National Study on Donor Advised Funds

The 2024 National Study on Donor Advised Funds was published last week by the DAF Research Collaborative. Donor advised funds (DAFs) represent a very substantial and controversial part of the charitable nonprofit sector. On one hand, they are characterized as the fastest growing segment of the sector, attracting more dollars for charities. On the other hand, they are viewed as a means for donors to warehouse their wealth while still getting deductions for contributions they arguably still practically control.

The 2024 National Study on Donor Advised Funds includes information about DAFs from 2014 to 2022, covering aspects such as account size, age, type, succession plan, donor demographics, contributions, grants, payout rates, and grantmaking speed. The report represents the most extensive independent study on DAFs to date. Thanks to the collective efforts of 111 DAF programs that voluntarily provided anonymized data to the research team, the dataset covers nine years of activity from more than 50,000 accounts, with over 600,000 inbound contributions to DAFS and more than 2.25 million outbound grants from DAFs.

Key Findings

  • Nearly half of all DAFs (49%) had total assets at the end of 2021 of less than $50,000. Only 7% of DAFs had balances of $1 million or more. 81% of DAF accounts in the study were opened after 2010.
  • Most DAF accounts (97%) were advised by individuals or families. Organizations advised only 3% of DAFs in the study.
  • About 9% of DAFs were endowed DAFs.
  • Almost all DAFs (92%) have a succession plan in place that establishes what organization(s) or advisor(s) receive “control” of the funds after the original donors are no longer living. Approximately 30% of DAFs designate the sponsor or another nonprofit organization to receive remaining funds.
  • Approximately 61% of all DAFs had multiple contributions into the DAF during the study period. One in nine DAFs had contributions every year.
  • DAFs commonly received contributions between $10,000 and $49,999.  About 40% of contributions were in this range ➔ DAFs are a mid-range philanthropic vehicle option for donors. 
  • In the most recent three-year period, 78% of accounts made at least one grant. In an average year, nearly two-thirds of accounts (63%) made an outbound grant while over one-third (37%) did not
  • Around 36% of active DAFs disbursed yearly grants ranging from $10K to $50K
  • Less than 4% of grants transactions were made anonymously.
  • Most grants (59%) were general operating grants as opposed to restricted grants (41%), although restricted grants tended to be of higher dollar value.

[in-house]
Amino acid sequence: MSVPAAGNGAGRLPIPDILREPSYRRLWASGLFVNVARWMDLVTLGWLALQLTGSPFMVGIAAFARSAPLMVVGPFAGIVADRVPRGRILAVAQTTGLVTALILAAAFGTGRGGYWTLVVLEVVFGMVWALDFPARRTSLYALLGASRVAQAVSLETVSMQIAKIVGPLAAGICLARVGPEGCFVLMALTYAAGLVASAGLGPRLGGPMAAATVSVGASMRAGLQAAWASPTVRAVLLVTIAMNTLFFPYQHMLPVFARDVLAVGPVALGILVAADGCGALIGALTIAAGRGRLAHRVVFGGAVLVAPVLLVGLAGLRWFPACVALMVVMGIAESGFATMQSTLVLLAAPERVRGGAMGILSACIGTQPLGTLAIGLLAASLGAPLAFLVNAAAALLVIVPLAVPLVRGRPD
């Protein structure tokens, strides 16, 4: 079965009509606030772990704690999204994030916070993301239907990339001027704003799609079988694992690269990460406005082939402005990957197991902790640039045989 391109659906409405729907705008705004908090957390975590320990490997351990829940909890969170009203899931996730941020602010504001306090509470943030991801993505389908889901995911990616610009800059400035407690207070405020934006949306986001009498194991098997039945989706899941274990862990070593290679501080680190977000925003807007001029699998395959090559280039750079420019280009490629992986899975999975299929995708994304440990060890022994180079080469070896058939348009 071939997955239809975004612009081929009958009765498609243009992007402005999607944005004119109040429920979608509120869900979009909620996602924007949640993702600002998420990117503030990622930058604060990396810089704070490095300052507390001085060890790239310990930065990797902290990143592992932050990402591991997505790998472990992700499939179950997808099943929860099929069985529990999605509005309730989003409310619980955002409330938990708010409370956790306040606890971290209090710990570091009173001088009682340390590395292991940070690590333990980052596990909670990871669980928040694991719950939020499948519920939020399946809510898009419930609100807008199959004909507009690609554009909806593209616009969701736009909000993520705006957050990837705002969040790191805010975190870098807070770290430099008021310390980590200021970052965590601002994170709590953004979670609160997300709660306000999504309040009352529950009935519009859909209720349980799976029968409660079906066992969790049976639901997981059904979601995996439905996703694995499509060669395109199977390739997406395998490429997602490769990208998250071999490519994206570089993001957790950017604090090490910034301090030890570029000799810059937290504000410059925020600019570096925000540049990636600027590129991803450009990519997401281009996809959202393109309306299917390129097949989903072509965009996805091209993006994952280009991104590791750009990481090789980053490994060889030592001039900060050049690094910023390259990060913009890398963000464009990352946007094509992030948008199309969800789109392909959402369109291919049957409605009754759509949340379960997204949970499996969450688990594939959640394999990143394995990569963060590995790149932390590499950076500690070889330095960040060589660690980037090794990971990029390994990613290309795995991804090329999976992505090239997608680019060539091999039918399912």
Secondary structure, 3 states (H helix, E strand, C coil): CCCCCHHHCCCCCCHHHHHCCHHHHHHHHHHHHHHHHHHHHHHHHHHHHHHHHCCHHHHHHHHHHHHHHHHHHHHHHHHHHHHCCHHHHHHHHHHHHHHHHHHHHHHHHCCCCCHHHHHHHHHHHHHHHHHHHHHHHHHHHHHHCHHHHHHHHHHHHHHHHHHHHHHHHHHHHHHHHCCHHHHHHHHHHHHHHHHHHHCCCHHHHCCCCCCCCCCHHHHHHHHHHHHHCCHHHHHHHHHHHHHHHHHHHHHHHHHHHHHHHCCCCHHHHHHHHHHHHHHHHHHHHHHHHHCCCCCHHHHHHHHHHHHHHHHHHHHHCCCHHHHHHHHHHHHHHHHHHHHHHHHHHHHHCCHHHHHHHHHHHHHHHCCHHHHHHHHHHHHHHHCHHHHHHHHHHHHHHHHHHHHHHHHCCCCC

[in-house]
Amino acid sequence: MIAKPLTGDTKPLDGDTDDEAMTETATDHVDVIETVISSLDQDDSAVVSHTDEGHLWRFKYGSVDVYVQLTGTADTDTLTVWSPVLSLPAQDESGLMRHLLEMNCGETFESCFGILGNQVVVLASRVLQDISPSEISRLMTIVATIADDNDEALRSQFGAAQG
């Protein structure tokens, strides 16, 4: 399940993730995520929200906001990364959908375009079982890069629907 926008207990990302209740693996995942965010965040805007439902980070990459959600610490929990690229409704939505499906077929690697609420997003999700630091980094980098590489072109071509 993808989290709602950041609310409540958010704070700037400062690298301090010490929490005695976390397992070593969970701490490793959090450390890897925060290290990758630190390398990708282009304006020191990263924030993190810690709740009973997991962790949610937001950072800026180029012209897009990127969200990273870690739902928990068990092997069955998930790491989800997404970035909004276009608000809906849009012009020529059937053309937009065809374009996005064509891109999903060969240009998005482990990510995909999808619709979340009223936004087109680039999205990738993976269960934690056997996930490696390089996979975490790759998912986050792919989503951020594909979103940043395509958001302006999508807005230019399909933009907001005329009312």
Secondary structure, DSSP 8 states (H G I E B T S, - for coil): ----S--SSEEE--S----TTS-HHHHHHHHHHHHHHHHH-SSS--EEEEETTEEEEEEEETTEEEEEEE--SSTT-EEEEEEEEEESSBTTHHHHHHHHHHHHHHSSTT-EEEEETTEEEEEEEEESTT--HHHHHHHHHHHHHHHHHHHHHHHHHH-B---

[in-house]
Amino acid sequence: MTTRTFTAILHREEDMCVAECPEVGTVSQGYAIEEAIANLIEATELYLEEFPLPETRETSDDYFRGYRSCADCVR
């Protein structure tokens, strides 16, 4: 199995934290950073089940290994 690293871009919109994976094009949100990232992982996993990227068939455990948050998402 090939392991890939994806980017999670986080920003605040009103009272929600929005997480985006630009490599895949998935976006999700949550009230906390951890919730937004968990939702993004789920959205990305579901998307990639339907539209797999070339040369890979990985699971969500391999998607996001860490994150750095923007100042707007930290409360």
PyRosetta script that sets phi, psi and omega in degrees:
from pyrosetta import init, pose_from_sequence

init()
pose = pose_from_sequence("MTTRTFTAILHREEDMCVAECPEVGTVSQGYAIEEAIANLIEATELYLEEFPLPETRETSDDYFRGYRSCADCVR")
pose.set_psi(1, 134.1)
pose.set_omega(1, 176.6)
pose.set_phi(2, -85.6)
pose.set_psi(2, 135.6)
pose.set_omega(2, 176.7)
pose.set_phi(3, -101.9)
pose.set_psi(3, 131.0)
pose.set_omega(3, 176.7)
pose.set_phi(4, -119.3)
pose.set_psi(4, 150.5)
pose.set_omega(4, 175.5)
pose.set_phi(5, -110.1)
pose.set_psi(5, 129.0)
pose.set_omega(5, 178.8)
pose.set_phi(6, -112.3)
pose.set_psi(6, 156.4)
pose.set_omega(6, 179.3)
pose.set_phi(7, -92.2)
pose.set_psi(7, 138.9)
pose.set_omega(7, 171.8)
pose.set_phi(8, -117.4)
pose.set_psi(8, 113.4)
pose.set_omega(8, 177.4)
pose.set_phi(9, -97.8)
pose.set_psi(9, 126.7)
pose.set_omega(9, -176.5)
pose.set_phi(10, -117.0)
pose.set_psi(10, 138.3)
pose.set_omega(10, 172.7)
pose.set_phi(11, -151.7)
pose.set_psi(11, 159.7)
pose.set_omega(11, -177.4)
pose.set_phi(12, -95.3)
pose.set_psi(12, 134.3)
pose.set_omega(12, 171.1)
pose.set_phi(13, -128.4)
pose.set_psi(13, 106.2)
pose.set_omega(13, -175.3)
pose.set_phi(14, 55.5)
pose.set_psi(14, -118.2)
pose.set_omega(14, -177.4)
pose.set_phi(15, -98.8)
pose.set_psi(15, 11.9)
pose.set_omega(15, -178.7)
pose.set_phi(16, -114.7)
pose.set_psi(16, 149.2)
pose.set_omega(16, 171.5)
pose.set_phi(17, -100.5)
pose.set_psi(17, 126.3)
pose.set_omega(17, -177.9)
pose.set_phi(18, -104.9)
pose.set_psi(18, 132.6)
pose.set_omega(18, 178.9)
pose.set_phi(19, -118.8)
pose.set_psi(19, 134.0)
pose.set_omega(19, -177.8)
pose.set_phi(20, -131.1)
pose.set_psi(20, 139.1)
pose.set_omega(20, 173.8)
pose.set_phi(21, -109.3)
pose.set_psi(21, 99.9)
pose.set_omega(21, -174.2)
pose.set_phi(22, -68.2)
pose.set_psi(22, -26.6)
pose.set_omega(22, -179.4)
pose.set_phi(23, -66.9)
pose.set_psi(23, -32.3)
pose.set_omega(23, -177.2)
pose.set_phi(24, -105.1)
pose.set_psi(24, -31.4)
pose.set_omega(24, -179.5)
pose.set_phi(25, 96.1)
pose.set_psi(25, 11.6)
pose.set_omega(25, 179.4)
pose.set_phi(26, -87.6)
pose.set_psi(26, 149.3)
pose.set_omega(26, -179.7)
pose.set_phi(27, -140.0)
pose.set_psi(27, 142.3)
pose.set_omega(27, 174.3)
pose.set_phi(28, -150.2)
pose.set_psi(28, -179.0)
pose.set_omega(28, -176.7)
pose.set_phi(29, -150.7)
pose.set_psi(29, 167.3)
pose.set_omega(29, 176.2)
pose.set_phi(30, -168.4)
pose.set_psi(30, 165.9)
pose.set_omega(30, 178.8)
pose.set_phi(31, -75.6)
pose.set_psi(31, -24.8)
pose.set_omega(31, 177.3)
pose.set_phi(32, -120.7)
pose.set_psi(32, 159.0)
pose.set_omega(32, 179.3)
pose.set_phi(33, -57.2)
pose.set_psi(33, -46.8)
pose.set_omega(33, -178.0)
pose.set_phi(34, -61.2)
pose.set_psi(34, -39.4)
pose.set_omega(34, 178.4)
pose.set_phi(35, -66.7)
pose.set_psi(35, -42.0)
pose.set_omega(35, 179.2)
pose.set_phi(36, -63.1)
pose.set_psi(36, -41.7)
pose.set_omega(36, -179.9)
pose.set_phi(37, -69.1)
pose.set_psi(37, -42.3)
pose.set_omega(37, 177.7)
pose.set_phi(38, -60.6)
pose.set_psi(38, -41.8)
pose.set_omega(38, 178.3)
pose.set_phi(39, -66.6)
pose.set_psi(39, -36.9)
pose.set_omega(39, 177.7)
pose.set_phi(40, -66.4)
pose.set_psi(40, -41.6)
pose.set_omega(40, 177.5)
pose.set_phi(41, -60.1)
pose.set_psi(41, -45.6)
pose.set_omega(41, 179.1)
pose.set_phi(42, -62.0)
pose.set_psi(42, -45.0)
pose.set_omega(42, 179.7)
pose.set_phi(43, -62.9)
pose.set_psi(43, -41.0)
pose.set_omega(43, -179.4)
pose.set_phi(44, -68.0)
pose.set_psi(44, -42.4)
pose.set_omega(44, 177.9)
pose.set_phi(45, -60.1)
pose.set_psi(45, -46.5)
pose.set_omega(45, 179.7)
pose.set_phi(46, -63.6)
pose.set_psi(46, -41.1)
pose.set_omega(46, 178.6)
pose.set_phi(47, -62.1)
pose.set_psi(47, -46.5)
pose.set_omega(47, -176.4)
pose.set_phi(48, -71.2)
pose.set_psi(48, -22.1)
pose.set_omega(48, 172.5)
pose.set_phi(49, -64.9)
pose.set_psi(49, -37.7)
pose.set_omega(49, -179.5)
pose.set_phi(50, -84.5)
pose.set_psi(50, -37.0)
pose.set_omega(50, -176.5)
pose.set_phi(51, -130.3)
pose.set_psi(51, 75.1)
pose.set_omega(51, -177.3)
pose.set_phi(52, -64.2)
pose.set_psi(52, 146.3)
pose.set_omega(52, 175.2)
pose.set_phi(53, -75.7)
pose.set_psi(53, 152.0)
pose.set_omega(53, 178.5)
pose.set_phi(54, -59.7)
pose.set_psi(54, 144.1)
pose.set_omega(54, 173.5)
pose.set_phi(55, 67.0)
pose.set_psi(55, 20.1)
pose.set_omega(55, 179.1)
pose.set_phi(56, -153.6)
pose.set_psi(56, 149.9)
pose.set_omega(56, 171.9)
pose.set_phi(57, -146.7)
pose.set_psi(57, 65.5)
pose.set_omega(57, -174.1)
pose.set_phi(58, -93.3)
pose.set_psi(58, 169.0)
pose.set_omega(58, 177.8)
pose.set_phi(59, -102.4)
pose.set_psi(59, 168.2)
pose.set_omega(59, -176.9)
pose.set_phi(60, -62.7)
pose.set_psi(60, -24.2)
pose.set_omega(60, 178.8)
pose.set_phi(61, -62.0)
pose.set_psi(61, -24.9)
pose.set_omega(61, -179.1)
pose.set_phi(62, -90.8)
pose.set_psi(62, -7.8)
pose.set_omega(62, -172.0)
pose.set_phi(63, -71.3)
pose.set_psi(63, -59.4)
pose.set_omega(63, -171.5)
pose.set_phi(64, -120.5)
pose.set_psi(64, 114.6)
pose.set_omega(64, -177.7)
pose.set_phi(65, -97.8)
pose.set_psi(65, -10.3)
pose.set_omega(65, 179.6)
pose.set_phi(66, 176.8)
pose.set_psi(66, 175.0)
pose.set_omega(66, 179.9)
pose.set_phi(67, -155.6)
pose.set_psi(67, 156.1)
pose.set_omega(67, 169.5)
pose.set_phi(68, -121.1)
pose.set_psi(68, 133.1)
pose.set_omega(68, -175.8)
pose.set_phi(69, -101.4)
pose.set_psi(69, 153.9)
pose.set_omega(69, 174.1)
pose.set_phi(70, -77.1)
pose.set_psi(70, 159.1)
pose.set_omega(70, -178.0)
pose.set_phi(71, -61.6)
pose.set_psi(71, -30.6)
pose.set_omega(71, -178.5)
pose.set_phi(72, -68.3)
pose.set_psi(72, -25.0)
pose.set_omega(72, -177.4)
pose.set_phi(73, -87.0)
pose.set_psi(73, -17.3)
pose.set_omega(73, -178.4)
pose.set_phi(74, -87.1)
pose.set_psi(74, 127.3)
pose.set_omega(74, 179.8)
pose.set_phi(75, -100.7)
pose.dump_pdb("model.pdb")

• Grantmaking from DAFs is spread relatively evenly throughout the year—only 32% of grantmaking occurs in the fourth quarter. In contrast, the fourth quarter of the year accounts for 57% of all funds contributed into DAFs.
  • The median payout rate for all accounts is 9%. The median for all accounts that make grants (removing inactive accounts) is 15%. The mean (average) payout rate for all DAF accounts is 18%.
  • Approximately 22% of DAFs were inactive, or had a zero payout rate, for the three most recent years included in the study (2020-2022). When looking more closely at inactive DAFs, those DAFs are both smaller and newer DAFs. Almost half (45%) of inactive DAFs were opened in 2020 or later.
  • Just over half of all DAFs (54%) granted out more than half of their original contribution within three years. 
  • Two-thirds of accounts (67%) did not make any grant within the same year that they opened (Year 0). However, by Year 3, most accounts (54%) granted out over 50% of the original contribution. By Year 8, almost all DAFs (92%) had made a grant; 75% had granted more than half of the original amount; and 58% had granted all of the original contribution.
  • Community Foundations have the highest percentages of Medium, Large, and Very Large accounts (31%, 9%, and 1% respectively). The majority of DAFs at National programs (54%) were Small in size. Religiously Affiliated Organizations had a higher percentage (34%) of Very Small accounts than other sponsor types.
  • National DAF programs do not appear to offer Endowed DAFs, while Community Foundations were much more likely to have Endowed DAF accounts.
  • While about one-third of DAFs at Religiously Affiliated Organizations (31%) and Community Foundations (35%) were opened in or before the 2000s, only 2% of DAFs at National Programs were opened in that period. 
  • About 26% of accounts at National Programs were inactive in the three-year period, compared with Community Foundations (19%) and Religiously Affiliated Organizations (20%). However, National DAF programs had the highest percentage of new accounts, and new accounts were more likely to be inactive. When looking at accounts that opened before 2020, the percentage of inactive accounts in Nationals (17%) was about the same as those in Community Foundations (17%) and Religiously Affiliated Organizations (20%).
    • Smallest accounts were more likely inactive than largest accounts.
  • Members of the Baby Boomer generation represented nearly half (49%) of all advisors. 
  • Only 1% had a balance over $10 million.

During today’s DAF Research Collaborative webinar, Danielle Vance-McMullen, Principal Investigator for the DAFRC and Assistant Professor at DePaul University, noted that the community foundation sample was very well represented. However, she added that while there was some participation by “commercial” DAFs, the study did not cover that particular group as well. Accordingly, the report may not provide a sufficiently comprehensive picture of DAFs to fully inform sound policy making. Nevertheless, it’s a very valuable set of data for researchers, policy makers, and DAF sponsoring organizations.